Q. I was just thinking back to last year. You had praised Miles Sanders for the way that he attacked an underthrown deep ball. I believe it was in the Colts game. I was just curious if you were happy with the way WR Quez Watkins attacked the under-thrown ball by QB Jalen Hurts against the Niners? (Jimmy Kempski)

NICK SIRIANNI: Oh, that one. Slightly different play and slightly different coaching point. So, Miles was running a go-route and then it turned into a scramble, and it was falling over his inside shoulder. So, the sideline was to Miles’ right, the ball was coming over Miles’ left shoulder, and so that is the one where we like to teach, hey, step back into him and play through the ball. Or slow down and let it fall over your inside shoulder and let the defender run through your back. I think it was [Colts LB] Zaire Franklin who ran through his back on that one and he did a great job of slowing down and doing that. Smitty [DeVonta Smith] had a very similar catch against Kansas City where he slowed himself down right there.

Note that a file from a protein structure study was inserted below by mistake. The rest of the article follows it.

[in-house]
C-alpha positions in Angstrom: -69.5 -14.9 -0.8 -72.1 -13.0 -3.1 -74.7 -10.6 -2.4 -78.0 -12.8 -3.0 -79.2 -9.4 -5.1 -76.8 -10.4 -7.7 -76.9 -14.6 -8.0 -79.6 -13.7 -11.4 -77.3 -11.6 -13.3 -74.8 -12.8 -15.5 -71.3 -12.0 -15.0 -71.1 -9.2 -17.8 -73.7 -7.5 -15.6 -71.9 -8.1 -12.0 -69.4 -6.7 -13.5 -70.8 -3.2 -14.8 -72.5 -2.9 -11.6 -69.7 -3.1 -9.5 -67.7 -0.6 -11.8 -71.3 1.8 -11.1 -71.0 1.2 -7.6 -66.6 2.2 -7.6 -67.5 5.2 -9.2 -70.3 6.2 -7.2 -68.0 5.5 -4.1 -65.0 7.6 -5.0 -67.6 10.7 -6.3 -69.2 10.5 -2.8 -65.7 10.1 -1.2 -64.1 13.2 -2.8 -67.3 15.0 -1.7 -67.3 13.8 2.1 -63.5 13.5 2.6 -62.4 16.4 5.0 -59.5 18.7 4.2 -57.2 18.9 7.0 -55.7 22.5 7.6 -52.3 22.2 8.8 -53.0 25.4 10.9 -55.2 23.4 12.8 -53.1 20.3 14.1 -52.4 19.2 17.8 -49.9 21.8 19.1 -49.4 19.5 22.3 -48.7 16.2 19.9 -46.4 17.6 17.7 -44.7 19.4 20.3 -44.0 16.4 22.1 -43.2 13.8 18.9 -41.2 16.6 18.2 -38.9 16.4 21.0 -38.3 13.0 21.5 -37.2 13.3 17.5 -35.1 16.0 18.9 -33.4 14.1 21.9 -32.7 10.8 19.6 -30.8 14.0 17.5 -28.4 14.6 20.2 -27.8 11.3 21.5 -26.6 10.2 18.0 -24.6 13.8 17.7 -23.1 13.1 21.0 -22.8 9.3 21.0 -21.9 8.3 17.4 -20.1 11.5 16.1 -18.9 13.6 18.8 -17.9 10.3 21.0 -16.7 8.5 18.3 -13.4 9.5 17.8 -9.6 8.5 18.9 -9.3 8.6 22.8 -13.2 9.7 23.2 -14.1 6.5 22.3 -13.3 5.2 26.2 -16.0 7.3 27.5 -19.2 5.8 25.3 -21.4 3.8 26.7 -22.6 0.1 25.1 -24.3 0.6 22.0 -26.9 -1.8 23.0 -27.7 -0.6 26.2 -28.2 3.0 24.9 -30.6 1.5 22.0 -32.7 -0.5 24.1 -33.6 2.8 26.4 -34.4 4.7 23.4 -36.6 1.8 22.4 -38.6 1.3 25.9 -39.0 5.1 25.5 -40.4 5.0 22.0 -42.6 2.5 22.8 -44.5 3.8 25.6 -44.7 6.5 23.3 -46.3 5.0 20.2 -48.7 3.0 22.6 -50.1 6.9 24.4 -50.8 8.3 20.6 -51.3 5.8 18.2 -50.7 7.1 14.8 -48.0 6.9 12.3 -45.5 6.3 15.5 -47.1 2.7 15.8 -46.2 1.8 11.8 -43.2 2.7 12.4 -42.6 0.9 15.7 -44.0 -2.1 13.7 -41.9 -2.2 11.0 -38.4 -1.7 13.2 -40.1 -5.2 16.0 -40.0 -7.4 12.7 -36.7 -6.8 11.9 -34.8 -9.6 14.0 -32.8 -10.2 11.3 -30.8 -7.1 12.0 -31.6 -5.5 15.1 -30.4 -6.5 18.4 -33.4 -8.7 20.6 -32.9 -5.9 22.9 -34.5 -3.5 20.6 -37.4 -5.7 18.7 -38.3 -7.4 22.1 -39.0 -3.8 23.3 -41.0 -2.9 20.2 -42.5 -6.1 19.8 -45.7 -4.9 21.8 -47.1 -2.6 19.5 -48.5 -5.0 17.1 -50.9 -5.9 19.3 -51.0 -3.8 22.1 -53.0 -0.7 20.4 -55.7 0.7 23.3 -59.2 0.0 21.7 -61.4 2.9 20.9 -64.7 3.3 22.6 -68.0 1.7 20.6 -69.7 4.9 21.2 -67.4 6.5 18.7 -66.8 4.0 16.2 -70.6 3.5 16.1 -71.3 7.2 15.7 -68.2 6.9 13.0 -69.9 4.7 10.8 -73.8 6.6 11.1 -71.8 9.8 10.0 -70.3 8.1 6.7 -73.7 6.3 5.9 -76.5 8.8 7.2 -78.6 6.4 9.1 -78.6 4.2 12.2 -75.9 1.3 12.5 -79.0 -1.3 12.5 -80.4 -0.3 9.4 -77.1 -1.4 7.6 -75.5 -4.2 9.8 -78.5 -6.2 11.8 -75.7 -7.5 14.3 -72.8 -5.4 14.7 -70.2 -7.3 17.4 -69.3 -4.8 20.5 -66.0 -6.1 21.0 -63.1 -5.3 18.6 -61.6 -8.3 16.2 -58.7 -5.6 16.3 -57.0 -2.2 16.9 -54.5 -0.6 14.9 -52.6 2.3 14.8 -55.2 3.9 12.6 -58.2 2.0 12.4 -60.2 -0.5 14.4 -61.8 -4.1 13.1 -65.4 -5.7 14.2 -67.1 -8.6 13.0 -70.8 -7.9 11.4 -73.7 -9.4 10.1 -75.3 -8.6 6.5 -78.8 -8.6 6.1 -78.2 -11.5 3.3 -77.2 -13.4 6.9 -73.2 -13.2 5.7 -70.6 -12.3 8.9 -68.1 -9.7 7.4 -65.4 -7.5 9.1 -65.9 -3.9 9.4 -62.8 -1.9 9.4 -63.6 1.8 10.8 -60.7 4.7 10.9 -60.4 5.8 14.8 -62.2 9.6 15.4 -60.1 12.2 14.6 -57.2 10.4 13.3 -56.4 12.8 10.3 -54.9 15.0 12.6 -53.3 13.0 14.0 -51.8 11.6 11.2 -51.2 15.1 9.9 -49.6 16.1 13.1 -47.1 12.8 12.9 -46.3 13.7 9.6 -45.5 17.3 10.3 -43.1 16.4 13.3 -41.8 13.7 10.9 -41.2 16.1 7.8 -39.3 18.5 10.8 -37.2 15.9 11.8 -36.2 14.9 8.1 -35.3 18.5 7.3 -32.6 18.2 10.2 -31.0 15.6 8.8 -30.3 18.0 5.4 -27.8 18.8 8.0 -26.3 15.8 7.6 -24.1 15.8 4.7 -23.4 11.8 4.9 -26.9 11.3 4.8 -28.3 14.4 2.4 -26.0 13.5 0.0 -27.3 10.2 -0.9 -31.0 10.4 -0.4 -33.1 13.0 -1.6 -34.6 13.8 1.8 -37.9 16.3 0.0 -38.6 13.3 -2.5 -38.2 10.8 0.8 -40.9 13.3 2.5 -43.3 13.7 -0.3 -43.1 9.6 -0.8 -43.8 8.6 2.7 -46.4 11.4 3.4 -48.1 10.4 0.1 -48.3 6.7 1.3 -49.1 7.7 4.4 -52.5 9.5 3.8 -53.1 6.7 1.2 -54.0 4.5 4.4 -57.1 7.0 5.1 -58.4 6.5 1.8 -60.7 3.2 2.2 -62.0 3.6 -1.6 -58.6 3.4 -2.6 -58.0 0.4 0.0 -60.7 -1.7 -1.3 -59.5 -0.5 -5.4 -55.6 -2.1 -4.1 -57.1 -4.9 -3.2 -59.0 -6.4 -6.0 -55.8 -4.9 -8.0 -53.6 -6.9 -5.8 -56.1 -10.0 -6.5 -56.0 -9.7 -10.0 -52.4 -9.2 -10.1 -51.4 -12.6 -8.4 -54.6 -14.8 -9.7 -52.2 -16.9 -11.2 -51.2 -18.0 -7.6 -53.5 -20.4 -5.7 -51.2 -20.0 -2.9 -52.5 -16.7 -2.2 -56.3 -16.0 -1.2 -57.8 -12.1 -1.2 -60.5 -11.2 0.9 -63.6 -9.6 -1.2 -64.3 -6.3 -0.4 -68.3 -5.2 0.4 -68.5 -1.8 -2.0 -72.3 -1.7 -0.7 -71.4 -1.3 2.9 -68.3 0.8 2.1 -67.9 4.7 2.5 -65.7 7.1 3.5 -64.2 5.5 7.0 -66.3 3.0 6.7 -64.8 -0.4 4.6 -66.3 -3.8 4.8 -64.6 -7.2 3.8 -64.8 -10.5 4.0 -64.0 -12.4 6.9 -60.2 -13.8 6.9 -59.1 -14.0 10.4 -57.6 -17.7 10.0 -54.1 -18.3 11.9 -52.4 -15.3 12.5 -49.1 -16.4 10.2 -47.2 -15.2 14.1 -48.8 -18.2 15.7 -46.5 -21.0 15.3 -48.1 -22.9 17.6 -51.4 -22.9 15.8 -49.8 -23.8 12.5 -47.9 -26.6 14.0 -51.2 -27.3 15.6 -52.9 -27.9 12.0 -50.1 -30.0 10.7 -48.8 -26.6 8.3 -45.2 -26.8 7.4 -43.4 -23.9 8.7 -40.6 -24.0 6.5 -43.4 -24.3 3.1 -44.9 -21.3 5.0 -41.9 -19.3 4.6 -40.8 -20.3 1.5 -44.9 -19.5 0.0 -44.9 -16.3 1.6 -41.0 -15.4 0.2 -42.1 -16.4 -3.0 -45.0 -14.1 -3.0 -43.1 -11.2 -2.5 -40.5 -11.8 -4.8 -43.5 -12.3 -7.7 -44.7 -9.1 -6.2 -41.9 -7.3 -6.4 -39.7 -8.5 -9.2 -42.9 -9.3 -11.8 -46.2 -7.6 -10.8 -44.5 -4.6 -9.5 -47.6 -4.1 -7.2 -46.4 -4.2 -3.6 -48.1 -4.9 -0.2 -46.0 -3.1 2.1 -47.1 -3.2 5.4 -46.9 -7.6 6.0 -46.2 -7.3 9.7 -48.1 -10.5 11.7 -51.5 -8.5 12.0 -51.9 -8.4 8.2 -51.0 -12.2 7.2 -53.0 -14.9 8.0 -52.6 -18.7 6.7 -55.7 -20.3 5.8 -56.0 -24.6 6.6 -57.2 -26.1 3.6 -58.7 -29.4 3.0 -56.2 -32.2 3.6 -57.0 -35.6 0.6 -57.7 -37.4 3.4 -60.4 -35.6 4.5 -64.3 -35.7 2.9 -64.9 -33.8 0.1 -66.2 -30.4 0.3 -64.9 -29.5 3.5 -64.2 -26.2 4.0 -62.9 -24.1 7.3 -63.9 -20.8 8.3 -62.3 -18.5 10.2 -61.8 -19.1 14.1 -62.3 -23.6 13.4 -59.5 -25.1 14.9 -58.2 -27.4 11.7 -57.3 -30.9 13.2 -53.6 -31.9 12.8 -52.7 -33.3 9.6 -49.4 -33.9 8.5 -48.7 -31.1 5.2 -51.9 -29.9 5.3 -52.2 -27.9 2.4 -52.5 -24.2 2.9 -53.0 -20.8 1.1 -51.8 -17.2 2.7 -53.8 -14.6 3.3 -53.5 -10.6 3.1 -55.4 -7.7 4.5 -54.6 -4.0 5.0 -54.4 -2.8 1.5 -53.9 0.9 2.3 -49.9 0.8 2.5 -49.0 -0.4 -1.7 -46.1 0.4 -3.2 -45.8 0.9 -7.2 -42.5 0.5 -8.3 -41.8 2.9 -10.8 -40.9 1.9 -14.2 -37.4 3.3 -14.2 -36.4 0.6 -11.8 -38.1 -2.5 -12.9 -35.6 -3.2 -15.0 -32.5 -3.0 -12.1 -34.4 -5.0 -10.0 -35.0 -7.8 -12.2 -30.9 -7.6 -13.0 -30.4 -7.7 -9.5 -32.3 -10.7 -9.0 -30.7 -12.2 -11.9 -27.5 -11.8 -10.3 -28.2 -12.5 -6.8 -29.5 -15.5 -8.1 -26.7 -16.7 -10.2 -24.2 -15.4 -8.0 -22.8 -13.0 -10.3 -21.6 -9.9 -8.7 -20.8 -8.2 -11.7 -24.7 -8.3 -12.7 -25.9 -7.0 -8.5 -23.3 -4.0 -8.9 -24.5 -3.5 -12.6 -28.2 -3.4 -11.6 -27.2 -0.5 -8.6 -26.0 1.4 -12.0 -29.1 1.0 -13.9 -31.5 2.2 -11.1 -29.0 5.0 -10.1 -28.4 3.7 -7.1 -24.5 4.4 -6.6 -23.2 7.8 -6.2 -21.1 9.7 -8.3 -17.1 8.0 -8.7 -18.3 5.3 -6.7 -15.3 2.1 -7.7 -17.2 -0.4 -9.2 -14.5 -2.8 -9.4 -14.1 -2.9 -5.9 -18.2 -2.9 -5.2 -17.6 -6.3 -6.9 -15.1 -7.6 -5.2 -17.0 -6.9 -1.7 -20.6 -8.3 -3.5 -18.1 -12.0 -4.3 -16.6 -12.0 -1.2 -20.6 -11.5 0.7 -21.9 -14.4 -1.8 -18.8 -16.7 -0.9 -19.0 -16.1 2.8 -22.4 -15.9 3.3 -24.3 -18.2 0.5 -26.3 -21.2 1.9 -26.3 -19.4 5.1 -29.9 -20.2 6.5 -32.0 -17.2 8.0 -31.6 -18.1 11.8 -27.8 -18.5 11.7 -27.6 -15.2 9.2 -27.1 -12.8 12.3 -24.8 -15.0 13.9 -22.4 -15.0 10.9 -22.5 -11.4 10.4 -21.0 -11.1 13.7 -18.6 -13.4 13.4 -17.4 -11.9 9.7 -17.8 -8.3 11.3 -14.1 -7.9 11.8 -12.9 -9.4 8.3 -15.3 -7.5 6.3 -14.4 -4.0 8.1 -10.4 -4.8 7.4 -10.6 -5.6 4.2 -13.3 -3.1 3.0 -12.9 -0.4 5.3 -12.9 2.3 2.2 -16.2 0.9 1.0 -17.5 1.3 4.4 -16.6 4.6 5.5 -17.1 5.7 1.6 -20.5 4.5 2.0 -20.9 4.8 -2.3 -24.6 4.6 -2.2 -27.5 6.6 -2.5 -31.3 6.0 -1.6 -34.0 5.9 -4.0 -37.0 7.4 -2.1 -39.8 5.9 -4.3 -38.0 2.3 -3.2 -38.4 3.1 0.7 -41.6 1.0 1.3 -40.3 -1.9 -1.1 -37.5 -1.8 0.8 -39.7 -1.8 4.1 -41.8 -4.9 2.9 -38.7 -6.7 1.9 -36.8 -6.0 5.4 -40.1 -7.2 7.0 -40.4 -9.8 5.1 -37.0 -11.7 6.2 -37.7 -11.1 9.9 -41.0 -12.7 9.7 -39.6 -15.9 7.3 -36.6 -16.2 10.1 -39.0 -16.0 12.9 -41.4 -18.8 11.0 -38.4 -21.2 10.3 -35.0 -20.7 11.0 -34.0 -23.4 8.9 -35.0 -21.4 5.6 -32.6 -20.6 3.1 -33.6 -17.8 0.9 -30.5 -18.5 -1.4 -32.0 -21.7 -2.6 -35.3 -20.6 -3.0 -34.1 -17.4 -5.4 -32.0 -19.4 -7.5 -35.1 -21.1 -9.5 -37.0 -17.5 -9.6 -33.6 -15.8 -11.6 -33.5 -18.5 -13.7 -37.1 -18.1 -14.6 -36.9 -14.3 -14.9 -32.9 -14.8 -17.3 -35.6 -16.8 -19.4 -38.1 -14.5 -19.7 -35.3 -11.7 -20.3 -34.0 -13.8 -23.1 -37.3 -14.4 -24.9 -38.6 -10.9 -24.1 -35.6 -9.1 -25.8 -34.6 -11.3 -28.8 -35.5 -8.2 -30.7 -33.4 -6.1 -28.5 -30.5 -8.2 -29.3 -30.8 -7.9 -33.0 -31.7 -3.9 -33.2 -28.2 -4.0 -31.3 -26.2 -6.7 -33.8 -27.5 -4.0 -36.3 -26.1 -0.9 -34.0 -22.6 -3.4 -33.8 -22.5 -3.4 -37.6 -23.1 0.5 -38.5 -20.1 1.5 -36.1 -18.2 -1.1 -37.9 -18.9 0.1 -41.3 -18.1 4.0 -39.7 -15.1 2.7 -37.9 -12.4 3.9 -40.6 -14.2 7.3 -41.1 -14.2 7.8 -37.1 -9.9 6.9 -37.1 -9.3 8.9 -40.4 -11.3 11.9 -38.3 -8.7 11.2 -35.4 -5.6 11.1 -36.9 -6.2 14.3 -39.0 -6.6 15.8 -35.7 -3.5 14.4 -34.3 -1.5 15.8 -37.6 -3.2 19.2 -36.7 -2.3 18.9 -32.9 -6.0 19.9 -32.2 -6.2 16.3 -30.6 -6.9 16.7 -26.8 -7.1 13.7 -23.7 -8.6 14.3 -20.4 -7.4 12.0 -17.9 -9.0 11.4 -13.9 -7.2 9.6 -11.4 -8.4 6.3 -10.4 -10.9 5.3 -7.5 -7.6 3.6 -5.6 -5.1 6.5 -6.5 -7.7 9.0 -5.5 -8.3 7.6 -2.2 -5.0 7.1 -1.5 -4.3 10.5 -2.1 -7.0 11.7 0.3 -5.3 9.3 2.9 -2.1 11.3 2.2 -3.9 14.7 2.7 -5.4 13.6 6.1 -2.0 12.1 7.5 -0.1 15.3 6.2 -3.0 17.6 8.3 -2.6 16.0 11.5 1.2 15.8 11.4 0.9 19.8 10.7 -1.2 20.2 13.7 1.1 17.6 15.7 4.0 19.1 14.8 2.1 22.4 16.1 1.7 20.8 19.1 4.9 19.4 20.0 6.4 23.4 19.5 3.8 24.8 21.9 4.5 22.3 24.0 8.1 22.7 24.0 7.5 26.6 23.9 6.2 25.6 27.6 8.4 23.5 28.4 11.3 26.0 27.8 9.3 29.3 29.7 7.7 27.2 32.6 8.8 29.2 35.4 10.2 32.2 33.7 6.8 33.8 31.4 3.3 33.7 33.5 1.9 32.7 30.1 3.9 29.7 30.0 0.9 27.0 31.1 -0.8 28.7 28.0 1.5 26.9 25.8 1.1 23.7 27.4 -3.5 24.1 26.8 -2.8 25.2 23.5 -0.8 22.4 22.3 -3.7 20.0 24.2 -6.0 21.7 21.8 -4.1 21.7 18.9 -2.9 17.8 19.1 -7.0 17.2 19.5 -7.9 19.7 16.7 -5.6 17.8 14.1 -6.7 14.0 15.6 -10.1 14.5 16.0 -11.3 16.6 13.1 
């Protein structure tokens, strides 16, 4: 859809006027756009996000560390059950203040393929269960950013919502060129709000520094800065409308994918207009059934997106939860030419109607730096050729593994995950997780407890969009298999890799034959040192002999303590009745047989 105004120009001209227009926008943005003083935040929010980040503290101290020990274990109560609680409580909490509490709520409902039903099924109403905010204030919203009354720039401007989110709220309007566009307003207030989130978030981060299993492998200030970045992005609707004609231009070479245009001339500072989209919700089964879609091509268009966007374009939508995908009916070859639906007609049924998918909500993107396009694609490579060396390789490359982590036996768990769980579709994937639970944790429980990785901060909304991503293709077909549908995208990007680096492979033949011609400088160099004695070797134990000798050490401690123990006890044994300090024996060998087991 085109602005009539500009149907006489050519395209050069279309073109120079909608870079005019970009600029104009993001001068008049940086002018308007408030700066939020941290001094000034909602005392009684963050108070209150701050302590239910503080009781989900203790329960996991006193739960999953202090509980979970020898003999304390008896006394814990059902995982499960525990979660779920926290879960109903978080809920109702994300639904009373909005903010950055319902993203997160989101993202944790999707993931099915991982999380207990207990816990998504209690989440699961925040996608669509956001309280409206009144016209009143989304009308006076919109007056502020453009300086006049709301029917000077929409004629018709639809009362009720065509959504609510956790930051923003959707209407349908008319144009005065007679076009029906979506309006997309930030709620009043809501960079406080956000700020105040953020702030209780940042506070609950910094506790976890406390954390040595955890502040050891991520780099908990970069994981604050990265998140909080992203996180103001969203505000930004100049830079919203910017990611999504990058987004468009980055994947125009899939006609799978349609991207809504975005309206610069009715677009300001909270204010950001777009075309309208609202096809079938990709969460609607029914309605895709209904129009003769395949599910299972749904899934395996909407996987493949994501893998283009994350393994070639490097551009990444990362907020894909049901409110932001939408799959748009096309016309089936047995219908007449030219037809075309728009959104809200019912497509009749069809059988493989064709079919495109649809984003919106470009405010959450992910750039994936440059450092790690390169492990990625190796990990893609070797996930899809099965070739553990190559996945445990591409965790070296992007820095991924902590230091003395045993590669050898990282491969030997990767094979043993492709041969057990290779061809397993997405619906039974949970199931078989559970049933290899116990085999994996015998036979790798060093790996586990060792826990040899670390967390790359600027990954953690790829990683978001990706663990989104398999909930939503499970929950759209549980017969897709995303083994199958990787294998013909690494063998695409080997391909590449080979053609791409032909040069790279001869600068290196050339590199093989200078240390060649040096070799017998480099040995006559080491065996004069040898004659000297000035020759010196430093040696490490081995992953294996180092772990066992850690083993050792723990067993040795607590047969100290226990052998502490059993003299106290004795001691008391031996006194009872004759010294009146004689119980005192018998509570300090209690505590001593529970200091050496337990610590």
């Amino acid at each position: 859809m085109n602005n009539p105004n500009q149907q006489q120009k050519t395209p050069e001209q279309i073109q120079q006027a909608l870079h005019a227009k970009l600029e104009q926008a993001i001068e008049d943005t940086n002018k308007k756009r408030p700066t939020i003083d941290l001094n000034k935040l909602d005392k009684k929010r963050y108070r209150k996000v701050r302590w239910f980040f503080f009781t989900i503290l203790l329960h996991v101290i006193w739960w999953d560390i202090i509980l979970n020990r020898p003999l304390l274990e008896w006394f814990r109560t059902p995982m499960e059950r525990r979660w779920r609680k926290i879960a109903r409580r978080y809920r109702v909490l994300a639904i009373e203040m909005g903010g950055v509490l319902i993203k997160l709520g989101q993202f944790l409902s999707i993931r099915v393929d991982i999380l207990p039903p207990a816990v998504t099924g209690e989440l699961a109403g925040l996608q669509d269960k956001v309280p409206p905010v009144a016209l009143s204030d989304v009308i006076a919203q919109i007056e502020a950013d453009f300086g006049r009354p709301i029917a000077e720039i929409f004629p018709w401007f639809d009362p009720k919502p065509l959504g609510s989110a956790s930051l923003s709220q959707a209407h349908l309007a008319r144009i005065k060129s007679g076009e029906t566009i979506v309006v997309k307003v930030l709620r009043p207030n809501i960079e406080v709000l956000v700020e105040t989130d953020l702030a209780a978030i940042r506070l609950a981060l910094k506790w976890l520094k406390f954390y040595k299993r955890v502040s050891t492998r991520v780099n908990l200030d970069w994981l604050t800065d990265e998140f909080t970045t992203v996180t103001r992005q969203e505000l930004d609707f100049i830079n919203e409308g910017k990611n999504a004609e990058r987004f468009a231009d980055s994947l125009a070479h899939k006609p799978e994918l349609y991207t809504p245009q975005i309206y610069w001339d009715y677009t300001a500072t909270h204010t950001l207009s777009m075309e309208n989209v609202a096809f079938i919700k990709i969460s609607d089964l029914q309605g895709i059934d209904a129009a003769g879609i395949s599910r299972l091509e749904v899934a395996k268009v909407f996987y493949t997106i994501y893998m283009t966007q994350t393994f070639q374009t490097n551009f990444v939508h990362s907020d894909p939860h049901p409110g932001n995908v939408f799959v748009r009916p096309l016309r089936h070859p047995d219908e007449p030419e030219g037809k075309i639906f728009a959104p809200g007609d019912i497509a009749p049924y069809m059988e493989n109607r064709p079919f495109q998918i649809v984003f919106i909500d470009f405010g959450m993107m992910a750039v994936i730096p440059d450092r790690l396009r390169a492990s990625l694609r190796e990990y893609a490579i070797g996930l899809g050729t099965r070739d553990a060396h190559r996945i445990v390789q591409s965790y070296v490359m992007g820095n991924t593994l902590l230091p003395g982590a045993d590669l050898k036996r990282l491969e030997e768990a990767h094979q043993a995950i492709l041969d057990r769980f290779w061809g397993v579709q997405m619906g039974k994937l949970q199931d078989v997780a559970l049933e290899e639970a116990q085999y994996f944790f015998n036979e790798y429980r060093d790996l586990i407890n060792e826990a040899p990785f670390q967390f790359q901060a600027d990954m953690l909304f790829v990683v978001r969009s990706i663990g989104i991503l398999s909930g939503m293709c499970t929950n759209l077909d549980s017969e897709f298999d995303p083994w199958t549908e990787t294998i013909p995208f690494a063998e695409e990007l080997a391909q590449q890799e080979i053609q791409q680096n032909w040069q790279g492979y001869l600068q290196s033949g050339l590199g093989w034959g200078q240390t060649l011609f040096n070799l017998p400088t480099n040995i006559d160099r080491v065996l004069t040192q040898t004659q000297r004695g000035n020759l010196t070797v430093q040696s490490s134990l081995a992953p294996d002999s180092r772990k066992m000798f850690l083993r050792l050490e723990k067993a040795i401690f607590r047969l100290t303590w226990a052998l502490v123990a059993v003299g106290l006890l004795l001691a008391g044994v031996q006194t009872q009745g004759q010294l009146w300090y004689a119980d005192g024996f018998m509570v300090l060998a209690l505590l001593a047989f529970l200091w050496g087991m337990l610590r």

This was more of a jump ball, in my opinion, which is a little bit different. Like that was the type of ball where — because it was on a corner route now, so it’s slightly different of where the defender was coming — so on the go-balls the defender was behind the guy, right, and so he had to slow down to do that. So, it was a slightly different technique that you teach. On this one it was a corner, and the safety was out of it, and it was a corner route, and the corner was coming back. So, it was just slightly different angle and everything like that, and you just teach them to high point it in that particular case. The guy made a good play. I wouldn’t teach the technique any differently to Quez. I think in that scenario the guy just made a good play.